What does “retirement readiness” actually mean?How do you define retirement readiness?
A recent Confidence Survey (RCS) showed that two-thirds of working Americans reported that they are confident or somewhat confident they have saved money for retirement. More than half of those workers have less than $25,000 in total savings and investments (excluding home and defined benefit pensions).
The most telling statistic of all in the RCS survey is that only 46 percent of those surveyed had completed a retirement needs calculation! That means only slightly more than half of persons contributing to retirement plans have any idea how much they need to save. Is it any wonder that we have so little saved?
First things first
Your retirement goal determines your retirement savings needs. In other words, you should begin with the end in mind. At what age do you want to retire. What kind of lifestyle do you want?. Where do you want to live? Will you ultimately retire or work part-time to stay active? What type of income (in today’s dollars) would make you feel secure?
You will notice that the income needs are last on the list. What you value, those things that are most important to you in life, are critical to your having the discipline to stick with a savings plan. If the goal is just to accumulate an amount of money, it will be easy to get off track. There will always be other, more critical things on which to spend money. However, if the things you value are foundational to your retirement goal, it will be much easier to stick with your plan.
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What is in the toolbox?
Any company retirement plan comes with resources to help you the amount you need to save. If you do not take advantage of those resources, it will be hard to reach your stated retirement goal. Talk with your plan representative to see what options they offer. Retirement calculators range from the very simple to the very complex.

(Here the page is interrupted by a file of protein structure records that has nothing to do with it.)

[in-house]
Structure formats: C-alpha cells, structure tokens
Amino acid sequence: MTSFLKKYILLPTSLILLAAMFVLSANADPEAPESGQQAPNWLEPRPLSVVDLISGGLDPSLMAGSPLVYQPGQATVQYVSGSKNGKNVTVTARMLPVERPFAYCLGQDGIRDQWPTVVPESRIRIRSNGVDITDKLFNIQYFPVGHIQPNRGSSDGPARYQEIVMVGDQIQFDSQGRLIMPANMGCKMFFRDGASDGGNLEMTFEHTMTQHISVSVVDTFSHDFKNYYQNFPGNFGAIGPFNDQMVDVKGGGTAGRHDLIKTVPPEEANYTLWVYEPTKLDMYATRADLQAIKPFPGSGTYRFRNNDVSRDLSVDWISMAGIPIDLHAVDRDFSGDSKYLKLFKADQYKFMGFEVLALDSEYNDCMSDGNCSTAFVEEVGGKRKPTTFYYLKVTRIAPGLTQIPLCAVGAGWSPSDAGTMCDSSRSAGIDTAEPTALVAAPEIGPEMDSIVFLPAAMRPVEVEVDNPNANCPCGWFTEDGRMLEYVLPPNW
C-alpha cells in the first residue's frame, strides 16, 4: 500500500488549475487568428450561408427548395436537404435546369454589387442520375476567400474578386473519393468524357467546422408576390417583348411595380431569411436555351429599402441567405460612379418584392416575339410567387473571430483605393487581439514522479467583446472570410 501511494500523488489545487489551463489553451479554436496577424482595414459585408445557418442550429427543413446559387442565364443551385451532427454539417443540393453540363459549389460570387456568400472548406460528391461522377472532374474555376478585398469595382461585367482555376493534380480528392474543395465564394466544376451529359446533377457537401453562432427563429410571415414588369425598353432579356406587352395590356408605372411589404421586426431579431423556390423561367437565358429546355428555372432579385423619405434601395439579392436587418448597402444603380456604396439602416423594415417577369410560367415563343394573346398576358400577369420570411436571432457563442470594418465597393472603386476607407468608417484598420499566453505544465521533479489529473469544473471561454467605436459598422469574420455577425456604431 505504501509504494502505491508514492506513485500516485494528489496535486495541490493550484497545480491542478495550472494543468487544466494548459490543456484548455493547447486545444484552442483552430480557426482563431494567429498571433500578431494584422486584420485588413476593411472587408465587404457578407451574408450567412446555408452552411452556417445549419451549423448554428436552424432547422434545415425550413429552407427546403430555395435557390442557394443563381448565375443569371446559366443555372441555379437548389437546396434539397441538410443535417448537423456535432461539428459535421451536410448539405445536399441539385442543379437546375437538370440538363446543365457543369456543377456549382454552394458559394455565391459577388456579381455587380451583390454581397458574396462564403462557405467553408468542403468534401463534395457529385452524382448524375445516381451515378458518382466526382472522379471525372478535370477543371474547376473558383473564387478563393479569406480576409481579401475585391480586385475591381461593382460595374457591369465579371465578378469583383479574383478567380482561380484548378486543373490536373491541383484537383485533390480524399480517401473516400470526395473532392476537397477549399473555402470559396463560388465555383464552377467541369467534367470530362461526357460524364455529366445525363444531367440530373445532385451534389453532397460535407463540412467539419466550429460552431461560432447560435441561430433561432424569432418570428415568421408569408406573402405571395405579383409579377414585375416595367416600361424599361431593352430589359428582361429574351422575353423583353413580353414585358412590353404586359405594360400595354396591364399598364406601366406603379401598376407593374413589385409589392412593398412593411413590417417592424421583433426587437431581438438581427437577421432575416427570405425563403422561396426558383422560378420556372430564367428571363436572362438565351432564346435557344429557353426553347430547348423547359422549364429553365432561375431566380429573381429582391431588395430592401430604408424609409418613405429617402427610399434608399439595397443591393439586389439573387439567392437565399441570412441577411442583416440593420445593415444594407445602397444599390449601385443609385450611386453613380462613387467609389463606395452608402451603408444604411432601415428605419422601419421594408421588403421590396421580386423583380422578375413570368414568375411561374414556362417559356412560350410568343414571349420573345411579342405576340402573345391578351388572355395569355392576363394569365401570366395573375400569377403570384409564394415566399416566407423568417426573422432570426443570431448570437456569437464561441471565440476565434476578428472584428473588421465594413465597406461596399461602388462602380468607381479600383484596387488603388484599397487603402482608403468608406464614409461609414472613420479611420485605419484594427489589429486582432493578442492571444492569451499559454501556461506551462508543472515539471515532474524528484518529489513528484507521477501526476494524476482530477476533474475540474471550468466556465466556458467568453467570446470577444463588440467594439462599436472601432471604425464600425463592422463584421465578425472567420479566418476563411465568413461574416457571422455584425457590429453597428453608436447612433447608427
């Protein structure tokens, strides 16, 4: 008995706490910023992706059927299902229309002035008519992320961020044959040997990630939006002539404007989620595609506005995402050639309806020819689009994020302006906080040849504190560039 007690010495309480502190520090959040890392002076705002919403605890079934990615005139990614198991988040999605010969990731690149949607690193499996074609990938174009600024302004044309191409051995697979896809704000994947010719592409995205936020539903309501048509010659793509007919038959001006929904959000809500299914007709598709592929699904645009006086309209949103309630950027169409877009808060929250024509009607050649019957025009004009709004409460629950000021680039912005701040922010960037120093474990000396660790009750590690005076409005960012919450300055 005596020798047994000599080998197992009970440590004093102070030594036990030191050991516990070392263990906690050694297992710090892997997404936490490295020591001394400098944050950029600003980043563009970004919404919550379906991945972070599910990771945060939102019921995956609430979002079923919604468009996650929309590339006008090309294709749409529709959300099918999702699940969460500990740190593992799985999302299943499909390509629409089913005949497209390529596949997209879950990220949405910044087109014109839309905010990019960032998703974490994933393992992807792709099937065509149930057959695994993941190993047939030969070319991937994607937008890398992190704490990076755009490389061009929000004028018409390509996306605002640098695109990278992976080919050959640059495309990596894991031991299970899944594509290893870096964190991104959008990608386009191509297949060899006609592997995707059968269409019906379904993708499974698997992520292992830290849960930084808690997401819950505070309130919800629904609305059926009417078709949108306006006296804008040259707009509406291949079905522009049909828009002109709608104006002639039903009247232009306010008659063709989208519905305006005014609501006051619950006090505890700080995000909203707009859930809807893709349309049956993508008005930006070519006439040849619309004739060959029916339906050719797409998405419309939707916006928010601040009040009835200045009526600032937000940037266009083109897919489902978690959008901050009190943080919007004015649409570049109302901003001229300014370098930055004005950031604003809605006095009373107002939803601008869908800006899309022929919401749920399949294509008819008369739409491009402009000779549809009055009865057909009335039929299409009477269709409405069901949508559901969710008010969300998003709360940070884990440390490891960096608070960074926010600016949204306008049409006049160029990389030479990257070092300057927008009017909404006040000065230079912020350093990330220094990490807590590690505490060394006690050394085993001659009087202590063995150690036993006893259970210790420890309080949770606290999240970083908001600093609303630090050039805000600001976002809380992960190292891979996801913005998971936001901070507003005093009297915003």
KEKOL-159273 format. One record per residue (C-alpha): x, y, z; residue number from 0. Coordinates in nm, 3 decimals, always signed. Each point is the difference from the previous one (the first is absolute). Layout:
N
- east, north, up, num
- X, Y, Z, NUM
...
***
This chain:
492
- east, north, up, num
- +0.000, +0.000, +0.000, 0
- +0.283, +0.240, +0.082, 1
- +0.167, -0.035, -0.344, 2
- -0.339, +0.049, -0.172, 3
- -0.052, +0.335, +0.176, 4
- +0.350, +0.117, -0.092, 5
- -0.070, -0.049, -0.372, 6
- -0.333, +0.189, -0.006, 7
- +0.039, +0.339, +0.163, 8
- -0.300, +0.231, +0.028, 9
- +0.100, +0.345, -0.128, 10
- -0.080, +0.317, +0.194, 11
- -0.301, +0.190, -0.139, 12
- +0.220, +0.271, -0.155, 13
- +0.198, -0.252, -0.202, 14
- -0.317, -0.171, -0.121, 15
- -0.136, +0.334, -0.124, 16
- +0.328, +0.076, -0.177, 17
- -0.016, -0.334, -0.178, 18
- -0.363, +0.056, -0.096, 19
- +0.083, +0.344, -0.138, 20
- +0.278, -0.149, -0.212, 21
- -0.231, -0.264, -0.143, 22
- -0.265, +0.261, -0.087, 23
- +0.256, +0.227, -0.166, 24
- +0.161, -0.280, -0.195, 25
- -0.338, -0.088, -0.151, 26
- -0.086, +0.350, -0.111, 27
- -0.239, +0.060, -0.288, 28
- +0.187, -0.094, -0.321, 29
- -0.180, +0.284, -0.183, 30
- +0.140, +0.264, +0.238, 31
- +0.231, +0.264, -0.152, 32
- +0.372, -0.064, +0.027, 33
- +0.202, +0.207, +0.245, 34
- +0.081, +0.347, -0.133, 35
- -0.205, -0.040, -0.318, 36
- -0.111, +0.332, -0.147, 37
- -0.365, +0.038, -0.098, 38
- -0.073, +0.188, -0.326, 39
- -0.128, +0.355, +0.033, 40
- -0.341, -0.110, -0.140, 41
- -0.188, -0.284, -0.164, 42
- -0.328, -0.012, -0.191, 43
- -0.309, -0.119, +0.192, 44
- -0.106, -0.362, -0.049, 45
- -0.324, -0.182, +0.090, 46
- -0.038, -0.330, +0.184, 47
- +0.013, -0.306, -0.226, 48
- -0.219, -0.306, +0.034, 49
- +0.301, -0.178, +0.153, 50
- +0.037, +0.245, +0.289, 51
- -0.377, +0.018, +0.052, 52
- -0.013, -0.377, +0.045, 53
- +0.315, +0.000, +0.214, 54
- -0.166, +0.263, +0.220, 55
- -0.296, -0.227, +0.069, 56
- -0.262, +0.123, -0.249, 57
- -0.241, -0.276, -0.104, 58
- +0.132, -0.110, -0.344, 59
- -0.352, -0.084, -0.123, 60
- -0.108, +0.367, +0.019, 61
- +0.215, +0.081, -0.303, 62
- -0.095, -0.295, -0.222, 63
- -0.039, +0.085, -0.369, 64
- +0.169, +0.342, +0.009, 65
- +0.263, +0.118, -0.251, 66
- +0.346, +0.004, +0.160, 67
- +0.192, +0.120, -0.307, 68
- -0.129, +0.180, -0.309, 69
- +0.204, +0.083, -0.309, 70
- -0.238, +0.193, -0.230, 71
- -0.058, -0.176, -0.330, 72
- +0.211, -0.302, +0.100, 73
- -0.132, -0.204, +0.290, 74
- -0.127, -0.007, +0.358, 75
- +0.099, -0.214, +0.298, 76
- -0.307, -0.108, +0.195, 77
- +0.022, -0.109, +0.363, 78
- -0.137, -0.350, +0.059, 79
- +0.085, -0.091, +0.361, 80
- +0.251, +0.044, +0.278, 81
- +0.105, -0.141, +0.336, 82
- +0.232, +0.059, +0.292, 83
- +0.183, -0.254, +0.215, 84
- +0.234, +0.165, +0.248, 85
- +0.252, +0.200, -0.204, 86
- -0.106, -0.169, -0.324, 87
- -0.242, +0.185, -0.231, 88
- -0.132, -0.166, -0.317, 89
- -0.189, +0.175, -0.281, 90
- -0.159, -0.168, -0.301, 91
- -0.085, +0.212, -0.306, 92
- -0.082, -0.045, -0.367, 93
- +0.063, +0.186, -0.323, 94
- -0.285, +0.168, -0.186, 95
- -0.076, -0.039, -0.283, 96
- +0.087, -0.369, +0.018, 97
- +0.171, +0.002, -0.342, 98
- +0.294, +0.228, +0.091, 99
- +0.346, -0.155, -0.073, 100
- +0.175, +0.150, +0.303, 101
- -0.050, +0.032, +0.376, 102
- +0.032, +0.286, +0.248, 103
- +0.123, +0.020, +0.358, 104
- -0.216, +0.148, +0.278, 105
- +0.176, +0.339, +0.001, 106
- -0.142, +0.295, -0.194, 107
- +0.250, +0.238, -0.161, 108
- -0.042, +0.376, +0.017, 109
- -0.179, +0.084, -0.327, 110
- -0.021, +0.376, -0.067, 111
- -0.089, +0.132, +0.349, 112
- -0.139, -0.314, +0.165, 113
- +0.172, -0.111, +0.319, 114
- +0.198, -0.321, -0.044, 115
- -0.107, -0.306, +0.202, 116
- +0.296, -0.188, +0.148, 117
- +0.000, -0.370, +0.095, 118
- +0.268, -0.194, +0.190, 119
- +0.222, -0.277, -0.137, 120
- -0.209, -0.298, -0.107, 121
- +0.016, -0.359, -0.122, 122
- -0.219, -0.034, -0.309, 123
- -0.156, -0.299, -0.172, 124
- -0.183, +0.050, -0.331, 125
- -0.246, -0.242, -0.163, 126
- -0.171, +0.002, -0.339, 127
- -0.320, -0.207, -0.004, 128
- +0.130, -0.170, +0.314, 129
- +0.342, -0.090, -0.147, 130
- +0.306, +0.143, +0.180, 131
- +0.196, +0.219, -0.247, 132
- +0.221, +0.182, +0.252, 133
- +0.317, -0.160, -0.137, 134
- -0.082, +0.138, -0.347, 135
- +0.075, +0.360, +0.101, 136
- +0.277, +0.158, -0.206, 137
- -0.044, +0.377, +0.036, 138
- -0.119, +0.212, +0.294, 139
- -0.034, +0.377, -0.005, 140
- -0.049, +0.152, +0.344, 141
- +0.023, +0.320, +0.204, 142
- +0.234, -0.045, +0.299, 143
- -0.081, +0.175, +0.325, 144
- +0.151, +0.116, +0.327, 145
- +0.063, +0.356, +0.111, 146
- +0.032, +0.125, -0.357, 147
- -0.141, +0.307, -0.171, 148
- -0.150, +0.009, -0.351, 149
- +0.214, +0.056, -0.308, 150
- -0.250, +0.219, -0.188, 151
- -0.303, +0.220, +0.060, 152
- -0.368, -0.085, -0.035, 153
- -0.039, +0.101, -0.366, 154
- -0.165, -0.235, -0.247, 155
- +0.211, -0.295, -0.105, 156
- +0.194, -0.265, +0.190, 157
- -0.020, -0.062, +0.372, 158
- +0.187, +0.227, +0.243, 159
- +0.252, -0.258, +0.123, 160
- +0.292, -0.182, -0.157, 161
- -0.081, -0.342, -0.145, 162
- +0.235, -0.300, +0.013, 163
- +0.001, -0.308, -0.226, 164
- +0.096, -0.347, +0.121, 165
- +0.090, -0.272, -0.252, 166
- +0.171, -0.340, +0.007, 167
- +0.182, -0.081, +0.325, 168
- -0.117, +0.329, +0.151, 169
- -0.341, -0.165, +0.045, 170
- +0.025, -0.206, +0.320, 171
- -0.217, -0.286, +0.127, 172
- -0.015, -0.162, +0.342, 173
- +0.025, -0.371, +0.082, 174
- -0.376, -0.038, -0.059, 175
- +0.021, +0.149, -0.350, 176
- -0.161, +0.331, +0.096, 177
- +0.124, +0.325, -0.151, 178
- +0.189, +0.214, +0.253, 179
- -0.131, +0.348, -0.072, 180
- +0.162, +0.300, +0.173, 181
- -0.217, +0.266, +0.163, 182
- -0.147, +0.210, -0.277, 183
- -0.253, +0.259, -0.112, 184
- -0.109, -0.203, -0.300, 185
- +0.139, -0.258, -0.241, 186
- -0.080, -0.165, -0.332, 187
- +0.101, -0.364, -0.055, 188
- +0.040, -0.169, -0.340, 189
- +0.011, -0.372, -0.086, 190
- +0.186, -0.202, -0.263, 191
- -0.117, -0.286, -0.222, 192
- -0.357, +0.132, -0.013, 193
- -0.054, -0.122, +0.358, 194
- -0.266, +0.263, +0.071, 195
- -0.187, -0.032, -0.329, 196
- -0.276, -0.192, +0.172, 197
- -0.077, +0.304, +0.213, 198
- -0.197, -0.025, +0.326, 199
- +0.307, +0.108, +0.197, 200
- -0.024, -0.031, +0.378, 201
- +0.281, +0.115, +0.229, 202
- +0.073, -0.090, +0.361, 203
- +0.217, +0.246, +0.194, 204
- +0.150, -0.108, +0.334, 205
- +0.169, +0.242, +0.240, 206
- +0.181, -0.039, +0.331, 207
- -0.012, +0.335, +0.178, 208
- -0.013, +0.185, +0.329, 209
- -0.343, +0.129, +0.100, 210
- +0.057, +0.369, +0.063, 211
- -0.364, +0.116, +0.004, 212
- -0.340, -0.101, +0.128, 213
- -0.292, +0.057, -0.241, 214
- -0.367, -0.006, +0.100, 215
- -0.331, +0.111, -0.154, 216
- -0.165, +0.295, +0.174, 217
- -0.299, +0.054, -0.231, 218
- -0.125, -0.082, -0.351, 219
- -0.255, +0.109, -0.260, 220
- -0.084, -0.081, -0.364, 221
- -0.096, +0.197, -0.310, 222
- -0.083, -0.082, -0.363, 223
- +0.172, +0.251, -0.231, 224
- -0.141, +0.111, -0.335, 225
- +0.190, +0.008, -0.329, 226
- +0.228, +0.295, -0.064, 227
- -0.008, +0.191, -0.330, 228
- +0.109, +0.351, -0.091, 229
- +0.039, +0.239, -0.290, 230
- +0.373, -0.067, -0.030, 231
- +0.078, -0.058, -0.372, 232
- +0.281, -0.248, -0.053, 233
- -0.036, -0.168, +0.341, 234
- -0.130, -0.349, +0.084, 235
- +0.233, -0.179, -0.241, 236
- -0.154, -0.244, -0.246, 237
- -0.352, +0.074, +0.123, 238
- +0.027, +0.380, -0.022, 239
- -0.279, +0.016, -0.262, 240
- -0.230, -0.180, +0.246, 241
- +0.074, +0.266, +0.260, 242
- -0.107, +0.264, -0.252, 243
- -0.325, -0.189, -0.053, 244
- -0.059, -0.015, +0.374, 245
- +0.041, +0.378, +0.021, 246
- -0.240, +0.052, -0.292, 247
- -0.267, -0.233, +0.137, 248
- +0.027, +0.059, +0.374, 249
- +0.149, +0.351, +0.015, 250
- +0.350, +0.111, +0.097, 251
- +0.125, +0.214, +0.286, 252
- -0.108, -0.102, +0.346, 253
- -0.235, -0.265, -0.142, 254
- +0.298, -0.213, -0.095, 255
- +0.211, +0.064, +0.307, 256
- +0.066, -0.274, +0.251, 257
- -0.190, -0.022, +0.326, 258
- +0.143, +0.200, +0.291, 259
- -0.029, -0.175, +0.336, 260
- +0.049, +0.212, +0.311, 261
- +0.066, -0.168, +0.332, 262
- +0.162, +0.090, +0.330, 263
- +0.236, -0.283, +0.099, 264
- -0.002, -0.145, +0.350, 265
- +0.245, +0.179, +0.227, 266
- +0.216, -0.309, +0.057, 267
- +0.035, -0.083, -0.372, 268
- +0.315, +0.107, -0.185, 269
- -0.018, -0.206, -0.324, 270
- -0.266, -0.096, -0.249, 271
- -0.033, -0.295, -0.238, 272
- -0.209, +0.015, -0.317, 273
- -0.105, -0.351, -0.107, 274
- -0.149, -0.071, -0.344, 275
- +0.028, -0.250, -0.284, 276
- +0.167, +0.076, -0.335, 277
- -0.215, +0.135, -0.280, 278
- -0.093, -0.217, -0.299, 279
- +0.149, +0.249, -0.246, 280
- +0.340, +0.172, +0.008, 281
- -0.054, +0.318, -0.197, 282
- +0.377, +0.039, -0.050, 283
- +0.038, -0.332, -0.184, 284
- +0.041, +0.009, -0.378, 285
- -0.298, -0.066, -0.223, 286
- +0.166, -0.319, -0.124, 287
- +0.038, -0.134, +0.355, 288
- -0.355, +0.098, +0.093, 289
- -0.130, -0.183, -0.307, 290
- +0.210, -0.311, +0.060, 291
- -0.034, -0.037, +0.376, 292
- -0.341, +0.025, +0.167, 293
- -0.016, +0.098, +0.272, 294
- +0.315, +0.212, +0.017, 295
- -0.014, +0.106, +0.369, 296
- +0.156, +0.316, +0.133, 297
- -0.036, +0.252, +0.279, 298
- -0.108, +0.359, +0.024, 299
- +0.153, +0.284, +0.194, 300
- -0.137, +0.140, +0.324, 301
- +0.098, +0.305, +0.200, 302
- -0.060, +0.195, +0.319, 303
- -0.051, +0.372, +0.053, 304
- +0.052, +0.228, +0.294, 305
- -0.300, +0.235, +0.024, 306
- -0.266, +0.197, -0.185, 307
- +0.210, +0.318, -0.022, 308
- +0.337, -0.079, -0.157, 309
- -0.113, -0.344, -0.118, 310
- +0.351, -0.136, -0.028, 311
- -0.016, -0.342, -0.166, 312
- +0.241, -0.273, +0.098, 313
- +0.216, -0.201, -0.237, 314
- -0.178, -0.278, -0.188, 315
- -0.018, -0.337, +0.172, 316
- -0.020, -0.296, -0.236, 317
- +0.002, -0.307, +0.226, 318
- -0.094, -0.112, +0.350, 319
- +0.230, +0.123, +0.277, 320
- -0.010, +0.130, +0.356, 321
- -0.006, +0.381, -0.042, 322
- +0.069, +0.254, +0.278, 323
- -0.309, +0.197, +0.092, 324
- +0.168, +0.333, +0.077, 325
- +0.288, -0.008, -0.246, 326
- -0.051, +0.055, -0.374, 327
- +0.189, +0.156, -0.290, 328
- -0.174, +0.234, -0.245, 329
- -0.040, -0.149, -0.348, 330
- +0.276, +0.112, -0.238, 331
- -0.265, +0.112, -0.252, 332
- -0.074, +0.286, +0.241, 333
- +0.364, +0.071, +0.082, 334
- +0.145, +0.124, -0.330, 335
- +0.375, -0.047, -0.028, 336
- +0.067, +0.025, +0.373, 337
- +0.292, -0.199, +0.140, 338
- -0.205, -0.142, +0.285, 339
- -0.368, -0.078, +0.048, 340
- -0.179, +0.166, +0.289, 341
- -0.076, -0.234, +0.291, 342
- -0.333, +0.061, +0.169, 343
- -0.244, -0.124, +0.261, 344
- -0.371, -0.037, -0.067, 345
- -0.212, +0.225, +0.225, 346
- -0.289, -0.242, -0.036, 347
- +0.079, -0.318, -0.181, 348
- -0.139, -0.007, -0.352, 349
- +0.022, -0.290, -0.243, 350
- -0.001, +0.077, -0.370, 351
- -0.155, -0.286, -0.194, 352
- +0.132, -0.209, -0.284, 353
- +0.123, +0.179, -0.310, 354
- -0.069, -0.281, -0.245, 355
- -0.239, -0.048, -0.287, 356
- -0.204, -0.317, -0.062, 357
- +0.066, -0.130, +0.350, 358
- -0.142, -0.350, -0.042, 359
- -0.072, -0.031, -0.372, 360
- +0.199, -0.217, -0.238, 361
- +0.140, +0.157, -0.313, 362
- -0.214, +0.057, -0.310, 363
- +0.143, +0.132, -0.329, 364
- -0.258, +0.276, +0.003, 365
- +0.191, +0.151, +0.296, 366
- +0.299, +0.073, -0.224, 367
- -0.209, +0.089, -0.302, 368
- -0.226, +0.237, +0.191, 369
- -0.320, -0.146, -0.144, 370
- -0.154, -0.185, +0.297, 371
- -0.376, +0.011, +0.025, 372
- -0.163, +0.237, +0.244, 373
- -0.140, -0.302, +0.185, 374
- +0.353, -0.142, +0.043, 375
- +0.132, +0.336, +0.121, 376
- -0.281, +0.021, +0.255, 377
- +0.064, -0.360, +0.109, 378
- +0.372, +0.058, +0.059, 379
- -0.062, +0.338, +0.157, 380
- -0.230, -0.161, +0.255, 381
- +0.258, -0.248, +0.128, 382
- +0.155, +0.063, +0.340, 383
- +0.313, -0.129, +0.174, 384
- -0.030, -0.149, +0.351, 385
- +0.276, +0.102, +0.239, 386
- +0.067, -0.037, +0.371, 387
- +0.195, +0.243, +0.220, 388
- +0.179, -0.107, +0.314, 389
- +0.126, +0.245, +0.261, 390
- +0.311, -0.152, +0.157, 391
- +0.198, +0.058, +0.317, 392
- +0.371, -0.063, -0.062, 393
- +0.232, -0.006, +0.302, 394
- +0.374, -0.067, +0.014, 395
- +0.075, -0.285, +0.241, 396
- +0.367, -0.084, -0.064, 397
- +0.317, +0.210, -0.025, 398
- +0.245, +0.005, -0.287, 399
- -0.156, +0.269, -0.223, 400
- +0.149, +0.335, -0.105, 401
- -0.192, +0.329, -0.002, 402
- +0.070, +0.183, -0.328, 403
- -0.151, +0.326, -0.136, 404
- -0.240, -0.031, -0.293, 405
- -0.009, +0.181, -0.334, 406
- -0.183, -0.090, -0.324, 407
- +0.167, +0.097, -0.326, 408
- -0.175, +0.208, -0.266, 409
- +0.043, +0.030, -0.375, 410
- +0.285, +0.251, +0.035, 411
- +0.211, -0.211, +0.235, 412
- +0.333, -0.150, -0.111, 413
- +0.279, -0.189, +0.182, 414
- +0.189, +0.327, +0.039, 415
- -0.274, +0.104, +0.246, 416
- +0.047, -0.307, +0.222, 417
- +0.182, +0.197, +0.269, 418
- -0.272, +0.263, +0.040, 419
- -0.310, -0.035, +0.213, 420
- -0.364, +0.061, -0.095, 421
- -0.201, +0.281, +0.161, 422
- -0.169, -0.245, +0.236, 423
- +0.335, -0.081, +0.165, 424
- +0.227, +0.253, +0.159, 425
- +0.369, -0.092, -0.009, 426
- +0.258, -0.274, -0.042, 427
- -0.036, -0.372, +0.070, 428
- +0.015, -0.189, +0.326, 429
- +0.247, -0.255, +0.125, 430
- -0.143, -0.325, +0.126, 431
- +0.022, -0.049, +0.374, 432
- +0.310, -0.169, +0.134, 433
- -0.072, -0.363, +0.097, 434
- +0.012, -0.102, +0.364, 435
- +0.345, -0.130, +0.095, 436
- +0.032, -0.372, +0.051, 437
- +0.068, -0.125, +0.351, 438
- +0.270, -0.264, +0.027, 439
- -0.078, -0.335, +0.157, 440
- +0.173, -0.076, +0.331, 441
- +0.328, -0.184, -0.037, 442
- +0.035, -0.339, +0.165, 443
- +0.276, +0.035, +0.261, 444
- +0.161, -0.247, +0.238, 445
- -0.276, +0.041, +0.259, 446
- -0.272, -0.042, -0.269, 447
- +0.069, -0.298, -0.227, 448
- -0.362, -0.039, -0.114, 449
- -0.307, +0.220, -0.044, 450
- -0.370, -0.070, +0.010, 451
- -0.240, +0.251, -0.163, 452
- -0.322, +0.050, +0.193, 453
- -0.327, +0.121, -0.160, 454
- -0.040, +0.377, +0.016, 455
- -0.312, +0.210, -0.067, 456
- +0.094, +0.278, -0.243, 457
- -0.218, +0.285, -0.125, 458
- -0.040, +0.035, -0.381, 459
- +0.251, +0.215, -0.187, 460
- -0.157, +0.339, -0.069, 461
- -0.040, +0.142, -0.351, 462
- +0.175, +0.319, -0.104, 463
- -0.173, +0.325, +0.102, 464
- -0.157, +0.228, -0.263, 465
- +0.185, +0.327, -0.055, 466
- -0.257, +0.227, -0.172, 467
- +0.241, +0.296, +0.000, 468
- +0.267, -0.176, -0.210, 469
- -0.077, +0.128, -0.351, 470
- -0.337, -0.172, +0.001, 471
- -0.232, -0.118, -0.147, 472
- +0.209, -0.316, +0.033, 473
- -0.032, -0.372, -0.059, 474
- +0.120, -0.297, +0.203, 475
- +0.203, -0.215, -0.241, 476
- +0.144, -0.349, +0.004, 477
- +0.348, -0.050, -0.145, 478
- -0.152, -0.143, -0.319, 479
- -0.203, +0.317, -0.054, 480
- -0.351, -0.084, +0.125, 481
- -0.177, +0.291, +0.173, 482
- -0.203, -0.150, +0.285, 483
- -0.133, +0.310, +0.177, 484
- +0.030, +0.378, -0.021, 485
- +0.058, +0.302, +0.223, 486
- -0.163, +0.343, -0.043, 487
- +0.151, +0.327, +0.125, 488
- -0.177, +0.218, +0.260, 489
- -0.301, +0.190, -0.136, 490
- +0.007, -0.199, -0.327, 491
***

Simple calculators ask you to provide necessary information (including current age, desired retirement age, ongoing total savings, desired income, the rate of return on investments). Then the program calculates an estimate of how much you will accumulate by the desired retirement age. These calculators often assume a fixed rate of return and savings for the duration until retirement. Return estimates that are too high or low produce lump sums at retirement that are unrealistically high or low.
Many advisors recommend calculators that use return assumptions based on market data for the asset classes available in the plan. Rather than come up with a lump sum number, the better calculators express retirement readiness as a probability of success. The calculators run hundreds of sample accumulation scenarios to come up with this measurement. Most of these tools recommend that to achieve success; the results should range from 75 percent to 90 percent probability of success. Retirement planning is not an exact science. Calculators that present success as a probability provides a much more realistic picture of success.
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A word about risk
Once you have determined the amount you need to save, you must then decide how to invest those savings. If you use the right retirement planning tool based on the probability of success, you will receive a report with a recommended portfolio allocation. That allocation defines your need to take the risk. That, in turn, must align with your willingness and ability to manage that level of risk. If it does not, your plan will likely fail. Let me explain.
In investing, risk and expected return correlate. The more money you have in stocks, the higher your expected return. With the higher expected return comes a higher risk of short-term loss. Let’s assume the plan’s recommended allocation means you may be subject to a 30 percent drop in portfolio value. If seeing this drop causes you to panic and sell your stock funds, you are taking more risk than you should. To be successful, you must be able to stay invested in good and bad markets.
I call this passing the stomach test. If the thought of a 30 percent portfolio drop causes your stomach to become queasy, you are taking too much risk.
Each person likely has a different definition of retirement readiness. There are many ways to get there. Design your plan around those things in life that are most important to you. Use the resources offered by your employer through the company retirement plan to determine how much to set aside. If you find those tools are not adequate for you, seek the help of a financial advisor.